Saturday, May 02, 2009


According to the BBC, there are some concerns over private health screening companies.
Health charities and government advisers say they have concerns about private medical screening to detect early signs of several diseases.

About 75,000 people in the UK have paid a US firm up to £150 for tests for conditions such as heart disease and strokes—often after getting letters.

Oh my goodness! They got letters? Quick, kill them all! Or something.
GPs say the letters are scaremongering and the tests are often unnecessary.

Hmmm. I might point out that it is surely up to individuals to decide whether or not they deem the tests necessary, no? It is up to the individual to decide whether they want to pay £150 for such a test, is it not?
Life Line Screening says it identifies risks and that NHS tests are only provided if patients display symptoms.

Well, this is entirely true. And I think that many people would like to know whether they are at risk of a stroke before they actually... you know... have a stroke.

Now, your humble Devil is no medico, but he does tend to think that people should make their own fucking decisions, rather than state-funded medicos doing it for them. In fact, as Ex-Pat Yank points out...
All told, the BBC report pulls together a remarkable alliance. Or, in other words, it rather boils down to this. According to that publicly funded TV channel, the “UK National Screening Committee” which is a government “advisory committee” housed within the government run health service, and charities that support that government “advisory committee’s” view, and GPs employed by that government run health service, all have serious reservations about private health screenings.

Is that a surprise?

Not really, no. Still the BBC does have the good grace to point out that those purchasing the services of Life Line Screening seem to be satisfied.
Customers spoken to by the BBC at a screenings said they were happy with the service, citing concerns over the length of time scans or tests can take on the NHS and the difficulty in obtaining appointments.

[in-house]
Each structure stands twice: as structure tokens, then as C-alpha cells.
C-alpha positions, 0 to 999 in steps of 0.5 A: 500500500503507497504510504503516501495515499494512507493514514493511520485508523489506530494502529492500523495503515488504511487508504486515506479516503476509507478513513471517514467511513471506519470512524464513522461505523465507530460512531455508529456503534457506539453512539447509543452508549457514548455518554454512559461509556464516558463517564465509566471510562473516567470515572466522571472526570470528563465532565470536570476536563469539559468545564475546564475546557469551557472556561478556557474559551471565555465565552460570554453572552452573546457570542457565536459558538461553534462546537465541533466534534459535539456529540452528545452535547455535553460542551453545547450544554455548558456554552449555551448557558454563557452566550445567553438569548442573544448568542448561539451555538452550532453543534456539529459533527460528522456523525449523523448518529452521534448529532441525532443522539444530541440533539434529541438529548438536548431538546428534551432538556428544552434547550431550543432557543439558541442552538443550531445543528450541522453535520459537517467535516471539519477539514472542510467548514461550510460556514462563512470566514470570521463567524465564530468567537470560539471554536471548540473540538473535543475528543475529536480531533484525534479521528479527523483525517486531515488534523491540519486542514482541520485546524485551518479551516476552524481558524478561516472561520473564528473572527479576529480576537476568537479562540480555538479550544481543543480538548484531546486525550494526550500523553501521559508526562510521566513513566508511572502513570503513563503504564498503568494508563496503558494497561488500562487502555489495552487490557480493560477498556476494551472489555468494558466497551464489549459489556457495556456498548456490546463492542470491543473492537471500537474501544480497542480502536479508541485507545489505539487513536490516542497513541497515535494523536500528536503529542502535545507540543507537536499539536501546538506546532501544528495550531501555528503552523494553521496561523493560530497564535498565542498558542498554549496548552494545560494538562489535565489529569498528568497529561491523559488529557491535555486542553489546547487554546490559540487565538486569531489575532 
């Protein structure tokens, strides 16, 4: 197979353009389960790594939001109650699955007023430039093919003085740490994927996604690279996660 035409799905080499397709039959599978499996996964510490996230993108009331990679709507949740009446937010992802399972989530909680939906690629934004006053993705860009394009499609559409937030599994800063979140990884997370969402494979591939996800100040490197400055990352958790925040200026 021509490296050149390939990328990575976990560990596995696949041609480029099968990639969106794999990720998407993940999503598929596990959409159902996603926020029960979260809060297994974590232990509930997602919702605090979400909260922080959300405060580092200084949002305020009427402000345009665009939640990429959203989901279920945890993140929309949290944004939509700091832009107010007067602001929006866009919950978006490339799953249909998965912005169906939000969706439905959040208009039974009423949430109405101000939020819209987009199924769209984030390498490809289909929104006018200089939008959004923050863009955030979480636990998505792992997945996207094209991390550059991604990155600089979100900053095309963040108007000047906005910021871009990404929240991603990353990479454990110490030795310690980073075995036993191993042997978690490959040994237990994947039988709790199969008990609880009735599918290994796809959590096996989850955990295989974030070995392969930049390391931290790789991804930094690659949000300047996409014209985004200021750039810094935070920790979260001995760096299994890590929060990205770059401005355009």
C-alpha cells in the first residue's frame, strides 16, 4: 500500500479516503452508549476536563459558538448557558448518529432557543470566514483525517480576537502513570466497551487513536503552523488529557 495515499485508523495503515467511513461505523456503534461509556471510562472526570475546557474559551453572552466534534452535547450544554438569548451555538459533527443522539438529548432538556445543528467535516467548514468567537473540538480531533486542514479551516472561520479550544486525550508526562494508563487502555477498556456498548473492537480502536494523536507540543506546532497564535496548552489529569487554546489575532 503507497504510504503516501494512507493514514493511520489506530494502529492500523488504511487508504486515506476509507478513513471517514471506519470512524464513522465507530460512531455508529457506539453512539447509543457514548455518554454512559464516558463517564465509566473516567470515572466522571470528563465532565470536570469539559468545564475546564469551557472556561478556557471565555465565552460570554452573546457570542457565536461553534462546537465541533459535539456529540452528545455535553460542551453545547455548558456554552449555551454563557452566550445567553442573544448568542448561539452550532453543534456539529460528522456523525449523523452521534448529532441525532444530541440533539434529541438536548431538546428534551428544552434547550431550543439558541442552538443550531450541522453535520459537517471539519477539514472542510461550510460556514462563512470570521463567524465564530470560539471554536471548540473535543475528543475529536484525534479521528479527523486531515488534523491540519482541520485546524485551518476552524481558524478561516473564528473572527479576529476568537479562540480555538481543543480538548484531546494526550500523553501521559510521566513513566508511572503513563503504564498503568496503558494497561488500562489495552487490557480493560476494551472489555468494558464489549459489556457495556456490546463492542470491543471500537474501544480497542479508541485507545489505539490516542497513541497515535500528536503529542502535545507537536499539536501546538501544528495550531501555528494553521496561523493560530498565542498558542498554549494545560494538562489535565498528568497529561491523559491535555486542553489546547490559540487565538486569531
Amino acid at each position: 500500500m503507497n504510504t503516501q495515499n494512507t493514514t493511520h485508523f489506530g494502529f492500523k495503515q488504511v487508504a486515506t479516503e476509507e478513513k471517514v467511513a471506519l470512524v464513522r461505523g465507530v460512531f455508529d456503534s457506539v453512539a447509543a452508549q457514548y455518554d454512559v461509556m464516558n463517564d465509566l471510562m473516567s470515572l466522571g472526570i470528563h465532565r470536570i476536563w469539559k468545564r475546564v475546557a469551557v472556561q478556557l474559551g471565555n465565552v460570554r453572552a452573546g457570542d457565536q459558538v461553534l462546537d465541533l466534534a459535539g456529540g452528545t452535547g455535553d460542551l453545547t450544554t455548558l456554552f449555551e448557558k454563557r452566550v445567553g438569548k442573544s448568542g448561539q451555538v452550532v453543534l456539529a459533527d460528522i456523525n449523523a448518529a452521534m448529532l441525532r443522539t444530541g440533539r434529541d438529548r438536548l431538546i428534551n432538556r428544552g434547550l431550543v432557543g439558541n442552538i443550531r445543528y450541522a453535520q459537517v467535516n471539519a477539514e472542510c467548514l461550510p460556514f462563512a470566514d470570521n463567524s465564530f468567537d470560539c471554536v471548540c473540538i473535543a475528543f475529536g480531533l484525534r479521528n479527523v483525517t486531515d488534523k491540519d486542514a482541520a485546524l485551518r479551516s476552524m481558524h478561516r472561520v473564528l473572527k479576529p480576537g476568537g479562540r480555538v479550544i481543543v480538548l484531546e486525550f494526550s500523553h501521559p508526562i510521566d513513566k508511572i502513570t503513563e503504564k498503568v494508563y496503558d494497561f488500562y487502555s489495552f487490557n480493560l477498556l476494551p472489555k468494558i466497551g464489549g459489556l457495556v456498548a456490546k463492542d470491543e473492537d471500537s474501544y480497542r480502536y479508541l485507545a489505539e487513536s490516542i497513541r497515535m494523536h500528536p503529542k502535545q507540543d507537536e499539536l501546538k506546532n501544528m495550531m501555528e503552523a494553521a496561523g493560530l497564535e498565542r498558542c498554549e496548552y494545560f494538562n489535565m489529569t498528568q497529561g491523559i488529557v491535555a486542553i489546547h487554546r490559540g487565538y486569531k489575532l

Naturally, the very next paragraph is...
But according to the body which advises the government on screening, the procedures offered by private companies such as Life Line Screening can be expensive, unnecessary and misleading.

The UK National Screening Committee says the NHS offers tests for osteoporosis, strokes and heart disease for free.

Fucking hell: how often must we say this—they are not "free". You have already paid for them and, as is entirely routine with the NHS, they will try their hardest to ensure that you either cannot get the scans, or that you do not get them until it is too fucking late.

Here's the beef: if these private screening companies are making false claims or anything similar, then they can be prosecuted under various Trading Acts: if they are not doing so, then might I suggest that the state and its employees—whose record on maintaining health is, to be frank, pretty fucking awful—shut the fuck up?

When you cunts have removed things such as C. difficile and MRSA (to pick just two examples) from our hospitals, then you might be able to pontificate. As Rod Liddle pointed out in the Guardian in 2003 and in The Spectator earlier this year, doctors have a pretty fucking special record.
Iatrogenesis accounts for the deaths of an estimated 72,000 British people every year — or slightly more than the combined numbers of those feckless people dying from smoking, drinking and being very fat. I suppose you could call it the silent killer; there are no government campaigns to educate the public about its lethality. When lists are published showing the top killer diseases it is never present, although it is the third most common cause of death.